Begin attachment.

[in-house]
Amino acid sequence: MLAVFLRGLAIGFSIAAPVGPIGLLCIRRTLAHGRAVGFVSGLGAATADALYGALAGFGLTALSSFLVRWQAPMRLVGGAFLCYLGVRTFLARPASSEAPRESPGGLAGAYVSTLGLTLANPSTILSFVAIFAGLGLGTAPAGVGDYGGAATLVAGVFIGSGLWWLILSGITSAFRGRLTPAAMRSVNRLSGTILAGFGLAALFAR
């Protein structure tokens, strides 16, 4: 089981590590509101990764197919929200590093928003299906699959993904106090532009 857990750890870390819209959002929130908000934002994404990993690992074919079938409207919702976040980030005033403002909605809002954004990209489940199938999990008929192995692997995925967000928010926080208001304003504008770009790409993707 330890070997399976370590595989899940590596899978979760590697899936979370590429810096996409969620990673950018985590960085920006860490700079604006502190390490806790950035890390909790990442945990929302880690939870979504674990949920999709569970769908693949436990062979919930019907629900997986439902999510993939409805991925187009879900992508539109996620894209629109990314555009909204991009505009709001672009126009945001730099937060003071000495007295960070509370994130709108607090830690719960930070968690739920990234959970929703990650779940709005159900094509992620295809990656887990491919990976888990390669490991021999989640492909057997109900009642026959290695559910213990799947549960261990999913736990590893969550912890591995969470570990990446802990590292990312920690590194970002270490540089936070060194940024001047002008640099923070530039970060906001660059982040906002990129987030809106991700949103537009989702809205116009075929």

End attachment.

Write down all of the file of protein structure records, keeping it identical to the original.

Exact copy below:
[in-house]
Amino acid sequence: MLAVFLRGLAIGFSIAAPVGPIGLLCIRRTLAHGRAVGFVSGLGAATADALYGALAGFGLTALSSFLVRWQAPMRLVGGAFLCYLGVRTFLARPASSEAPRESPGGLAGAYVSTLGLTLANPSTILSFVAIFAGLGLGTAPAGVGDYGGAATLVAGVFIGSGLWWLILSGITSAFRGRLTPAAMRSVNRLSGTILAGFGLAALFAR
């Protein structure tokens, strides 16, 4: 089981590590509101990764197919929200590093928003299906699959993904106090532009 857990750890870390819209959002929130908000934002994404990993690992074919079938409207919702976040980030005033403002909605809002954004990209489940199938999990008929192995692997995925967000928010926080208001304003504008770009790409993707 330890070997399976370590595989899940590596899978979760590697899936979370590429810096996409969620990673950018985590960085920006860490700079604006502190390490806790950035890390909790990442945990929302880690939870979504674990949920999709569970769908693949436990062979919930019907629900997986439902999510993939409805991925187009879900992508539109996620894209629109990314555009909204991009505009709001672009126009945001730099937060003071000495007295960070509370994130709108607090830690719960930070968690739920990234959970929703990650779940709005159900094509992620295809990656887990491919990976888990390669490991021999989640492909057997109900009642026959290695559910213990799947549960261990999913736990590893969550912890591995969470570990990446802990590292990312920690590194970002270490540089936070060194940024001047002008640099923070530039970060906001660059982040906002990129987030809106991700949103537009989702809205116009075929």